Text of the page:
The Delta Force

The Delta Force is two films laid end to end. For its first 45 minutes or so, it depicts a plane being hijacked in Athens and flown to Beirut and then Algiers. The emphasis is on the terror of the passengers and the brutality of the hijackers.

For the remaining hour and 15 minutes, the adventures of the Delta Force, a crack American military rescue unit (if you couldn’t guess) take center stage, so that the hostages are pretty much forgotten about until they’re rescued.

This second half is normal, perfunctory blood and guts stuff, with Chuck Norris and Lee Marvin leading the exploits and dodging the bullets. It’s about what you’d expect, especially from a Norris picture.

It’s the first section that’s unusual. The hijacking is obviously based on last year’s Beirut hijacking, including the hostages being sequestered in Beirut, the pilot giving an interview at gunpoint, and the gutsy blond stewardess.

What the film makes explicit is the idea that the hijacking in The Delta Force represents a return to concentration-camp mentality, because the Jewish passengers are singled out for brutality. One of the passengers (Martin Balsam) is, in fact, a camp survivor, and his wife (unfortunately played by Shelley Winters) screams that the passengers must resist, not go along with the terrorist demands. And there’s the German stewardess (Hanna Schygulla) who is haunted by the horrible irony of her having to select Jewish-sounding names among the passengers.

These sequences make for unexpected tension, somewhat undercut by the overly emphatic direction and the built-in campiness of the casting, which has Winters, Joey Bishop (who intones sadly, “Beirut was once the Las Vegas of the Middle East”) and George Kennedy among the passengers. Still, it’s effectively creepy.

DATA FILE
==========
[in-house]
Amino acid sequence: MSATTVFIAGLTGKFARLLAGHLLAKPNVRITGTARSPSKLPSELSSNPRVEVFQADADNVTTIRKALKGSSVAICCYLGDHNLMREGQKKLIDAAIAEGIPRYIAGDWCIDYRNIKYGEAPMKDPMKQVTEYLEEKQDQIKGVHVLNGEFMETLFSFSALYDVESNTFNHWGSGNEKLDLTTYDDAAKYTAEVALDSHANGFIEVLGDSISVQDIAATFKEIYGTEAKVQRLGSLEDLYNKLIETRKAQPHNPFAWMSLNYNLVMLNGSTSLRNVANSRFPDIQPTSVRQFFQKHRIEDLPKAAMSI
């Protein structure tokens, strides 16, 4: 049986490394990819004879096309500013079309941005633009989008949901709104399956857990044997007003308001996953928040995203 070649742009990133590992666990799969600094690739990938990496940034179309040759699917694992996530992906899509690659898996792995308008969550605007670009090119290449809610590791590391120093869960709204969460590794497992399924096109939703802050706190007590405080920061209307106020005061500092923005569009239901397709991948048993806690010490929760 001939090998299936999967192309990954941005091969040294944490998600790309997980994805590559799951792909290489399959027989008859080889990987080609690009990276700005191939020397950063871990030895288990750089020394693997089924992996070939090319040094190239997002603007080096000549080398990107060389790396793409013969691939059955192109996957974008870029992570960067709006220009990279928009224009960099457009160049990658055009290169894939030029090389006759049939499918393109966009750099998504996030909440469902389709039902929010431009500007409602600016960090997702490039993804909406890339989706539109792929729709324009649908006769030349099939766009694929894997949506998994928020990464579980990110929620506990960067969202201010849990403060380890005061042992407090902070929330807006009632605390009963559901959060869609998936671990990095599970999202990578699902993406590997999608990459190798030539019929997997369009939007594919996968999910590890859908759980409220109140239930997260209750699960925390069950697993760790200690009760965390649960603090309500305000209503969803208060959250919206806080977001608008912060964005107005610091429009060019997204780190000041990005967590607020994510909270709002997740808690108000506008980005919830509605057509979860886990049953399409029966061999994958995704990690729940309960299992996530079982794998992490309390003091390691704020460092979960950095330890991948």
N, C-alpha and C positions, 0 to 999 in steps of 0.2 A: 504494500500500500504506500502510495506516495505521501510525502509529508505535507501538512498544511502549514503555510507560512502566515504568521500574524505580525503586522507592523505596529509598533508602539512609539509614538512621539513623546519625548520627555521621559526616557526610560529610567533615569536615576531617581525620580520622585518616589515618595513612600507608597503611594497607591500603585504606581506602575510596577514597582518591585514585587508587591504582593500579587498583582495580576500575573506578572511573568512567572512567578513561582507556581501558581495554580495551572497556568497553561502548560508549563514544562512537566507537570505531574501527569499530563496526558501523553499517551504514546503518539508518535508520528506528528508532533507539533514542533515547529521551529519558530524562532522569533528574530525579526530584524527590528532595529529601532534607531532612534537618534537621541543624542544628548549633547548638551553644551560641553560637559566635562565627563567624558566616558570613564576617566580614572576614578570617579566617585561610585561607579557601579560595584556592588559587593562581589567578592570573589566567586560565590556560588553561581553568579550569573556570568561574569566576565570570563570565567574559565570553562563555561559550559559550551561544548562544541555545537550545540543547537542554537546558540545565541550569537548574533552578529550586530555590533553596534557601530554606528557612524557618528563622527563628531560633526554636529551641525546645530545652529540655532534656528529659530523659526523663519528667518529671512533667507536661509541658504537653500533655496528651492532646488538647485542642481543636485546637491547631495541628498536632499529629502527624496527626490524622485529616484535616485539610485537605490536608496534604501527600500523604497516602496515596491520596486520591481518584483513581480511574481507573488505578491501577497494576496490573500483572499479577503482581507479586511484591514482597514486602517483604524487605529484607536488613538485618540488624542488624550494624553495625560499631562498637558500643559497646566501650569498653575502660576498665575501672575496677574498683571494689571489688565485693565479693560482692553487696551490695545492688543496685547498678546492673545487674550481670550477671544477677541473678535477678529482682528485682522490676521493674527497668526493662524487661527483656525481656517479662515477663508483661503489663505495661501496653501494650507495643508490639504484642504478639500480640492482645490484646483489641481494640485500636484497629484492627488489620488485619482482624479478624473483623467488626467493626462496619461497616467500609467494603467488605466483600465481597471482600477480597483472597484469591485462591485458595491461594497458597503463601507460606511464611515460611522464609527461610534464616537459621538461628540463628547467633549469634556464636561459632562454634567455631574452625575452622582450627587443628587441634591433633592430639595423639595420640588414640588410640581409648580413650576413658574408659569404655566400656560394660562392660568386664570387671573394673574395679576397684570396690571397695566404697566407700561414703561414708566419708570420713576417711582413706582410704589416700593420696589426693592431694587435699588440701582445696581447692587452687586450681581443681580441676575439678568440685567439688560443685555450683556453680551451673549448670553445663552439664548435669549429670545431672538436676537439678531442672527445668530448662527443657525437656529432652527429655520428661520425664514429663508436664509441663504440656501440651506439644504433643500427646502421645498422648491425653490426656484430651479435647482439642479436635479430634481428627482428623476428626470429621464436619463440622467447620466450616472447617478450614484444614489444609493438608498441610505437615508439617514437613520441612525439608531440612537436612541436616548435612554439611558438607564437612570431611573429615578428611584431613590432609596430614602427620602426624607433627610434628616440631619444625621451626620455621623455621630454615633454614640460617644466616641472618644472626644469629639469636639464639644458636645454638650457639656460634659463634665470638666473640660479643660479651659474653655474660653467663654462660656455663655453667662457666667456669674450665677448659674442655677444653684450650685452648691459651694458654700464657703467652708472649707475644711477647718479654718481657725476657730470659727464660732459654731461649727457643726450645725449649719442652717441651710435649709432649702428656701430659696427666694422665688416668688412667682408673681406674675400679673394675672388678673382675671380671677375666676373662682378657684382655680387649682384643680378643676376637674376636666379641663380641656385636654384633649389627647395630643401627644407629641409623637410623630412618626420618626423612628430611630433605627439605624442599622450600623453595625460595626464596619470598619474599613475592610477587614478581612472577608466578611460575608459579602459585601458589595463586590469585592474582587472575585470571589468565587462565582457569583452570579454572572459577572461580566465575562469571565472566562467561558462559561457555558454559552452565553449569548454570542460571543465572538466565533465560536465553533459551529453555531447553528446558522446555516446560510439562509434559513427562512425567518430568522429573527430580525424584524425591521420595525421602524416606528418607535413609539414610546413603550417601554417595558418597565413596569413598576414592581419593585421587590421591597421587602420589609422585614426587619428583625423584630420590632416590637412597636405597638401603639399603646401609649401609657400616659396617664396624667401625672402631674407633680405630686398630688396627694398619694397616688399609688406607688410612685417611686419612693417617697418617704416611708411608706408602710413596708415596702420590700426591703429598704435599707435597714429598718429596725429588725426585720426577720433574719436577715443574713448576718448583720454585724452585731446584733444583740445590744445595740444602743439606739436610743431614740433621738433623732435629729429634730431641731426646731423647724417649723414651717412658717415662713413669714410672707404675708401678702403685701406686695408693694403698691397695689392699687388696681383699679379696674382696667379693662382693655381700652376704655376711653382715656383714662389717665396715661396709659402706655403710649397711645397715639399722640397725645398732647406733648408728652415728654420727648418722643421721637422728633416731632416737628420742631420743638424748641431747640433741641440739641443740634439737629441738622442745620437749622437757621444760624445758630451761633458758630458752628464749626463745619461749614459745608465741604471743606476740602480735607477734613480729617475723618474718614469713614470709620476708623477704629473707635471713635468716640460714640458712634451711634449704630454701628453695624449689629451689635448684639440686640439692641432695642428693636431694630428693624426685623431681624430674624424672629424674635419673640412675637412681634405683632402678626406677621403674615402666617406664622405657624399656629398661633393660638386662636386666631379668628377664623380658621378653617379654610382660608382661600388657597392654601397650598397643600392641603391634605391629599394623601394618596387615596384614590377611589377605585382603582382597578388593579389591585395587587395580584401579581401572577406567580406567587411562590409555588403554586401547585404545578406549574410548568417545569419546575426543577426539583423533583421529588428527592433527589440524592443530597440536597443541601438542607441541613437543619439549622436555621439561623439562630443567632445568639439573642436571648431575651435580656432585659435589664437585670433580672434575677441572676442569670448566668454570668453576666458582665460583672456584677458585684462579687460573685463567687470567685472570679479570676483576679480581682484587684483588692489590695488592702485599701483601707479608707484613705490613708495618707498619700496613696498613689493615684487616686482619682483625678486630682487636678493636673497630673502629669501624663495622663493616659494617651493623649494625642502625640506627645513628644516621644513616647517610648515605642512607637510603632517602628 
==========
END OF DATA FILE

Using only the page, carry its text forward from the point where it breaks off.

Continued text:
Then Norris and Marvin kick in, and the ammo starts flying. If anybody knows how to mix it up, it’s these guys, and the film delivers jolt after jolt of cathartic boom-boom as the rescue mission continues. It’s got a zillion lapses in credibility, and the mission as we see it is nothing but incredible. But that certainly didn’t bother the foot-stamping crowd at a weekend matinee.

The Delta Force is the most recent product of the prolific Cannon Films, which specializes in Norris movies, Ninja films, and the occasional bid for respectability (Runaway Train and the upcoming Fool for Love). It’s run by two Israeli moguls, Yoram Globus and Menahem Golan, who set up shop in Hollywood a few years ago and have been churning out successful movies since.

They also take occasional screenwriting and directing credits. Golan co-wrote and directed The Delta Force, and the victimization of the Jewish passengers and this hostility of the Arab terrorists obviously makes the film more important to him than the usual shoot-’em-up. This angle makes The Delta Force the year’s most unlikely message movie.

First published in the Herald, February 19, 1986

A strange concoction. You might actually miss the fact that Lee freaking Marvin starred in this movie (his last, alas), but when it registers that he’s taken second billing to Chuck Norris, you have to weep a little. The cast included Lainie Kazan and Susan Strasberg, with Robert Forster as Abdul. (And, according to IMDb, Liam Neeson as a Delta Force member.) And yes, there was Fassbinder icon Hanna Schygulla, occupying the most interesting section of the film.

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